A buck–boost transformer is a type of autotransformer used to make small adjustments to the voltage applied to alternating current equipment. Buck–boost connections are used in several places such as uninterruptible power supply (UPS) units for computers, electric power distribution, and in the tanning bed industry.
There are two basic types, self adjusting (active) or passive designs. The active types monitor incoming voltages and will adjust the outgoing voltage to be within an acceptable range. This is typically between 115VAC and 225VAC for computer UPS systems. The system will either buck (lower) or boost (raise) the voltage if it senses a variance in the incoming voltage. Several taps are provided on the transformer winding which allow adjustment of the ratio. In an active buck–boost transformer, a control circuit selects which tap to use to maintain the output voltage within the desired range, over a range of input voltages.
Passive transformers are used for larger equipment where the amount of buck or boost is fixed. For example, a fixed boost would be used when connecting equipment rated for 230 VAC to a 208 V power source.
The passive transformers are rated in volt-amperes (or more rarely, amperage) and are rated for a percent of voltage drop or rise. For example, a buck–boost transformer rated at 10% rise at 208VAC will raise incoming voltage of 210VAC to 231VAC. A rating of 5% drop at 240VAC will yield the result of 233VAC if the actual incoming voltage is 245VAC.
All transformers only operate with alternating current. Transformers only change voltage, not frequency. Equipment that uses induction motors will operate at a different speed if operated at other than the design frequency. Some equipment is marked on its nameplate to run at either 50Hz or 60Hz, and would only need the voltage adjusted with a buck–boost transformer.
Most passive transformers come semi-wired, where the installer completes the last internal connections to have the unit perform the amount of buck or boost needed. They have multiple taps on both the primary and secondary coils to achieve this flexibility. They are designed for hard wired installations (no plugs) and allow the same transformer to be used in several different applications. The same transformer can be rewired to raise or lower voltage by 5%, 10% or 15% for either 208VAC or 240VAC applications, depending on the final wiring done by the electrician.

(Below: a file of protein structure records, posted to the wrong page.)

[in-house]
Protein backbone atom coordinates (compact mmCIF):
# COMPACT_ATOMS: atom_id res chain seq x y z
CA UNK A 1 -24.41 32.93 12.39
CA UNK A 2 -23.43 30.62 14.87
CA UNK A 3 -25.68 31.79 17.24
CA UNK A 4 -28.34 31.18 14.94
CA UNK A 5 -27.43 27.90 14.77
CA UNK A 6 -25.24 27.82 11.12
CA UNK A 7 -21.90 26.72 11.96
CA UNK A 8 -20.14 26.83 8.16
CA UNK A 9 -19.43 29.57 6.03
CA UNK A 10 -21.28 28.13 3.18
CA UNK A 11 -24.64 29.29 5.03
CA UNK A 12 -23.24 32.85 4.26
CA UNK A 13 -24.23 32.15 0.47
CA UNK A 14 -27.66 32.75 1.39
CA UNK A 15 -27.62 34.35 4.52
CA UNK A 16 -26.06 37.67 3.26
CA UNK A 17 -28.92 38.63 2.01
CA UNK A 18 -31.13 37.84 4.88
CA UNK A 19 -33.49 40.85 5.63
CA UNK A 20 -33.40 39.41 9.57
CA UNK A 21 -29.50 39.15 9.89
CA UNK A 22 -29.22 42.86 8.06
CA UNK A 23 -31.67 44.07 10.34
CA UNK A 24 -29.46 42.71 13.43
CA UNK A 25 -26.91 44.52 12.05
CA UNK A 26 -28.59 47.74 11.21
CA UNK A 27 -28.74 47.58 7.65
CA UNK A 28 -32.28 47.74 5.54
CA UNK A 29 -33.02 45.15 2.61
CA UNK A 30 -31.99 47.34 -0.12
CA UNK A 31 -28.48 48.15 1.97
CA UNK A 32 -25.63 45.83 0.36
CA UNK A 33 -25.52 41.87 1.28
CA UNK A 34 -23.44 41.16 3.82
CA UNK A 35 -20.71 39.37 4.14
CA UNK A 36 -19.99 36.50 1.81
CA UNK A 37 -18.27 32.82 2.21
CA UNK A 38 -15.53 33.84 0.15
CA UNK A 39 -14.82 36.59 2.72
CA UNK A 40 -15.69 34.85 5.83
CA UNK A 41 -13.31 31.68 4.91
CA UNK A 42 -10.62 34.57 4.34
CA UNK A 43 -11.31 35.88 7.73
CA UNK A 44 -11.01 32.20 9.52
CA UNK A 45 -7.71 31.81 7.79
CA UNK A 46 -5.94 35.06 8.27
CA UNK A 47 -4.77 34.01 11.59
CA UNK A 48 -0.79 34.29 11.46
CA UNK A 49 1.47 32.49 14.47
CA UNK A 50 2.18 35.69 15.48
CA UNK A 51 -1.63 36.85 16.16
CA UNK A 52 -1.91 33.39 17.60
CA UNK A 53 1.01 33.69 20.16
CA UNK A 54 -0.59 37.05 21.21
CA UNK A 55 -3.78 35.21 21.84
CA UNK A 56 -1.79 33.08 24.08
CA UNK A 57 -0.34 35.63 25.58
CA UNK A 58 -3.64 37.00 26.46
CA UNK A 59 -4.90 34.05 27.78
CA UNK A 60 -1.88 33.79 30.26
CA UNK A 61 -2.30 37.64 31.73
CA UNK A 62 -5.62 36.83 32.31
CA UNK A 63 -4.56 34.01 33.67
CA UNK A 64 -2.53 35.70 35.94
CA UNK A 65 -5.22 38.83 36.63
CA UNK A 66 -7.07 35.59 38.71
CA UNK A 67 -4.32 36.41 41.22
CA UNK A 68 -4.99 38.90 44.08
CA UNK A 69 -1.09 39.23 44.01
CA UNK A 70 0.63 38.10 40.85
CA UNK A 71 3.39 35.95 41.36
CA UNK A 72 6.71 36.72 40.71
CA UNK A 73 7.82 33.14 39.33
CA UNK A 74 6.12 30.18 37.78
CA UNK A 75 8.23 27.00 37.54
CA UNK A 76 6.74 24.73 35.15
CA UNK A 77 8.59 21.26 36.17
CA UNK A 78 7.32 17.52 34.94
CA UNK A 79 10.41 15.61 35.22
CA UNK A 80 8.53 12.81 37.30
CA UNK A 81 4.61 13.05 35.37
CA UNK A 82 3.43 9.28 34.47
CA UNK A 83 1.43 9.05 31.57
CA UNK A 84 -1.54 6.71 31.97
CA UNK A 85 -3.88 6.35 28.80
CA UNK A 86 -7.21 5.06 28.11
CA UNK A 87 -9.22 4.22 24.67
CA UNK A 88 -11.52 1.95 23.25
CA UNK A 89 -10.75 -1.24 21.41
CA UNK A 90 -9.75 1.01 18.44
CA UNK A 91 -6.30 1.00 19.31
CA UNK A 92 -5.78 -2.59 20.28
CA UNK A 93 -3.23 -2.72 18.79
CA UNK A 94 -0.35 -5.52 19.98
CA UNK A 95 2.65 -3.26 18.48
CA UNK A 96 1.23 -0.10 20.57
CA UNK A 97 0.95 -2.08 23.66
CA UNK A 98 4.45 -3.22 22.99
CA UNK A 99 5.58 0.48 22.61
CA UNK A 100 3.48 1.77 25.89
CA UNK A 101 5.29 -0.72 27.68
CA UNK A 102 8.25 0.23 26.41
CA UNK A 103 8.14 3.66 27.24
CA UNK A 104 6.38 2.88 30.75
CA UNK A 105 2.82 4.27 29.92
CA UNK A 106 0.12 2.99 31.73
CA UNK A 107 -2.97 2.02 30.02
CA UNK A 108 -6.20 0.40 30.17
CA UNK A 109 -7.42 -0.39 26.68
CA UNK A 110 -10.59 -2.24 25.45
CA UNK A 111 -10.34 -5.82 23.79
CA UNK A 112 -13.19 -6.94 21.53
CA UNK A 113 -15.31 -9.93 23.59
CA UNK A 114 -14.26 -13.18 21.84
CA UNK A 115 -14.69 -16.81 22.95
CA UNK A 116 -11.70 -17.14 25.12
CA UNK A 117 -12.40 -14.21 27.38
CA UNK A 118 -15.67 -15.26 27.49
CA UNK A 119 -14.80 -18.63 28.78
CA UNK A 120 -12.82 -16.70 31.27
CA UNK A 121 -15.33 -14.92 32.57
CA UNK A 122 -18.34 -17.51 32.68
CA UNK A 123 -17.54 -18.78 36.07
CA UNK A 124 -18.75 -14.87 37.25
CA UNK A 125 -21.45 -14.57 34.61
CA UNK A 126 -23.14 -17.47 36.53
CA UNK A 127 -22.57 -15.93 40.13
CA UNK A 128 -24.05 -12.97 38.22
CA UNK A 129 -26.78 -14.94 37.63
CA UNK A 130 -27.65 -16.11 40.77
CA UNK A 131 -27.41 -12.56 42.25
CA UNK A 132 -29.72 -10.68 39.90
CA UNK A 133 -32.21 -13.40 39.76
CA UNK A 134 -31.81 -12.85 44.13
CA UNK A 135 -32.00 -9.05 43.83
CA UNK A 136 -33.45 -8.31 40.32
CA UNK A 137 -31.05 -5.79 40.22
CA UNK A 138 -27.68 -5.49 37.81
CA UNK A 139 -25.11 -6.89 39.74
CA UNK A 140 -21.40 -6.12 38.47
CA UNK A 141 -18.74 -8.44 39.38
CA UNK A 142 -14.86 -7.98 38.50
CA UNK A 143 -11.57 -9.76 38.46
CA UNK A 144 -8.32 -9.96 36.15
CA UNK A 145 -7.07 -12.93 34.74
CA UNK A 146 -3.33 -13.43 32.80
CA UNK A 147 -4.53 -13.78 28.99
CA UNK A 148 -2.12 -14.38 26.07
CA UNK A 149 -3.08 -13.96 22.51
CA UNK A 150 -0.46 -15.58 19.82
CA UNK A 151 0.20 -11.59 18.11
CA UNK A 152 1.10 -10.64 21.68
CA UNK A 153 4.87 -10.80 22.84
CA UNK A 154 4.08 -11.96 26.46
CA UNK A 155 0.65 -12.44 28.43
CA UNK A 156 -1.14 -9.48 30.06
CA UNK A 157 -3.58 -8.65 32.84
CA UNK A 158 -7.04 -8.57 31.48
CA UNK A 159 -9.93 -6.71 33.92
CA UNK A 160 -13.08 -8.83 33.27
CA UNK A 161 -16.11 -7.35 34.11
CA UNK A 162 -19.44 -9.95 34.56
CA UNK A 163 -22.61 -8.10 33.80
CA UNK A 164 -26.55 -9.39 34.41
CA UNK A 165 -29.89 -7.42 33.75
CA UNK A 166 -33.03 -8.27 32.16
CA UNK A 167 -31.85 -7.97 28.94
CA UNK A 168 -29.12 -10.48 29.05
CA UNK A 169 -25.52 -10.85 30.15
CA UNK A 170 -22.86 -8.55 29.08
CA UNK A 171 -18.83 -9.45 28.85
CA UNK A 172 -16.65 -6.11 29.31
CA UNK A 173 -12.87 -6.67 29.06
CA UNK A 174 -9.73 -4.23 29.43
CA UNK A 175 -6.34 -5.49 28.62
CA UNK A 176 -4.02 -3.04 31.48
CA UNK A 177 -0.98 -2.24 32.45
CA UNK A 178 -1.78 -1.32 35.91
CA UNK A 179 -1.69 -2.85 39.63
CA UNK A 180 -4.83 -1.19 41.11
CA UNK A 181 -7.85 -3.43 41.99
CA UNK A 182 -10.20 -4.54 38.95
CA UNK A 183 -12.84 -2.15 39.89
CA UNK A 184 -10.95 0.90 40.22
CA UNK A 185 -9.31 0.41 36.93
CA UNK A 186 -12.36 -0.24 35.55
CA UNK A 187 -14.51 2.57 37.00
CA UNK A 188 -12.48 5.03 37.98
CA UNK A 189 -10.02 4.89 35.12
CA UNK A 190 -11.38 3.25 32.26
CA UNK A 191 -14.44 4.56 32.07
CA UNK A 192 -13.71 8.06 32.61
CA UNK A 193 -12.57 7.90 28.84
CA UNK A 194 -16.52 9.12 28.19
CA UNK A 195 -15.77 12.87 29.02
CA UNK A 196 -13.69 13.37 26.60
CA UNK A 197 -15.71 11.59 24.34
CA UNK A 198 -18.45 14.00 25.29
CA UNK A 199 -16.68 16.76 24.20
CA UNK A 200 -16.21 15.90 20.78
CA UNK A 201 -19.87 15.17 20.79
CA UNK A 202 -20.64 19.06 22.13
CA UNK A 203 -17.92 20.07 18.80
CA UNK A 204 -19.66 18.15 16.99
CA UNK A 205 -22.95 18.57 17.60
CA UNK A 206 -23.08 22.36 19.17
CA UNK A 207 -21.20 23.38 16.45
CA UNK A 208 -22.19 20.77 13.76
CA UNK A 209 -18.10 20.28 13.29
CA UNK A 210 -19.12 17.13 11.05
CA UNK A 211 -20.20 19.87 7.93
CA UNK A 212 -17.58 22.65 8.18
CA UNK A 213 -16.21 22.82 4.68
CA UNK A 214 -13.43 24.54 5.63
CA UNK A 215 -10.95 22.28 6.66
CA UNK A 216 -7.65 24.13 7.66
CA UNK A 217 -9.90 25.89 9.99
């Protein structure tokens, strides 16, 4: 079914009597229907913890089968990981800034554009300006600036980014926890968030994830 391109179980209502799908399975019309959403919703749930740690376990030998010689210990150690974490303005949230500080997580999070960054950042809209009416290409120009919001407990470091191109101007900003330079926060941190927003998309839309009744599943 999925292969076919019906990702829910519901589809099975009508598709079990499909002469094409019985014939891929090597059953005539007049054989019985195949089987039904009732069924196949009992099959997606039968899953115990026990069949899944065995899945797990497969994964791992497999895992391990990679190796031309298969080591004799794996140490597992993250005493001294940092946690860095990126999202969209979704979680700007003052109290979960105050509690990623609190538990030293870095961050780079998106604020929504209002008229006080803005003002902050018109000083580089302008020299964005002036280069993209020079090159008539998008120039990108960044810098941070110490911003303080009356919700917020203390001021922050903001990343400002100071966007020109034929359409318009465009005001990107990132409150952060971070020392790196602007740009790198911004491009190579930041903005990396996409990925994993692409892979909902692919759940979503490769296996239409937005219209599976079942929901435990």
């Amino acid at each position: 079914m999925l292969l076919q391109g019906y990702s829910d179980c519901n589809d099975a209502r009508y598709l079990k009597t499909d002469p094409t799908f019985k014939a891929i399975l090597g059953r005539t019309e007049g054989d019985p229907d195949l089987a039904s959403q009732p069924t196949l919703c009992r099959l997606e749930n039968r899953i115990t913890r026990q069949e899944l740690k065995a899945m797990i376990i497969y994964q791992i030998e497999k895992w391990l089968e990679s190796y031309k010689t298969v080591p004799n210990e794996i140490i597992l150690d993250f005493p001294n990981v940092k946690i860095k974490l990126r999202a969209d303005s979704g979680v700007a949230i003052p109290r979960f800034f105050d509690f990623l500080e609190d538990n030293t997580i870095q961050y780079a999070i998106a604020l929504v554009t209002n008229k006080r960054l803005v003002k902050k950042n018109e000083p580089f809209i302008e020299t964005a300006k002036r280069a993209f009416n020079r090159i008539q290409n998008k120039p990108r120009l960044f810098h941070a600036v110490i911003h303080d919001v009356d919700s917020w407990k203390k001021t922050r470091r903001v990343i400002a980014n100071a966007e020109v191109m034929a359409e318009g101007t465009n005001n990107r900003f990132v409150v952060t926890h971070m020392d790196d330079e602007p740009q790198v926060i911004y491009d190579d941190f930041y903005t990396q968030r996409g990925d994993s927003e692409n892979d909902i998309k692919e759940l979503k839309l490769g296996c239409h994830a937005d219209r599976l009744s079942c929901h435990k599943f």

Fixed transformers with around the same cost were introduced primarily for the tanning market. They are prewired, and must be purchased with the exact amount of buck or boost needed for the application. They have factory-installed plugs and receptacles making installation very quick and easy, and reducing the need for hard-wiring small loads.
A typical fixed unit will have a NEMA 6-20 plug for attachment to the prewired 240V wall receptacle, and a receptacle for the load equipment. This eliminates the need for professional installation if the exact incoming voltage can be determined. To make them easier for end-users to select, they are rated in load amps (A) rather than buck–boost volt-amps (kVA). These are used almost exclusively in light to moderate applications that require 40 amps or less.
Not all 240V equipment requires voltage correction. These transformers are used when electrical equipment has a voltage requirement that is slightly out of tolerance with the incoming power supply. This is most common when using 240V equipment in a business with 208V service or vice versa.
Equipment should be labeled with its voltage rating, and may advertise the amount of tolerance it will accept before degraded performance or damage can be expected. A unit that requires 230VAC with a tolerance of 5% will not require a buck–boost transformer if the branch circuit (under load) is between 219VAC and 241VAC. Measurement should be made while the circuit is loaded, as the voltage can drop several volts compared to the open measurement. The transformer must be rated to carry the full load current or it will be damaged.
Operating electrical equipment at other than its designed voltage may result in poor performance, short operating life, or possibly overheating and damage.
For large adjustments in voltage (more than 15% to 20%), usually a two-winding transformer is used with the required voltage ratio, for example 240VAC to 120VAC. These transformers are more costly than buck–boost transformers since both windings must carry the full power delivered to the load, whereas the buck–boost winding must only carry a fraction of the load power.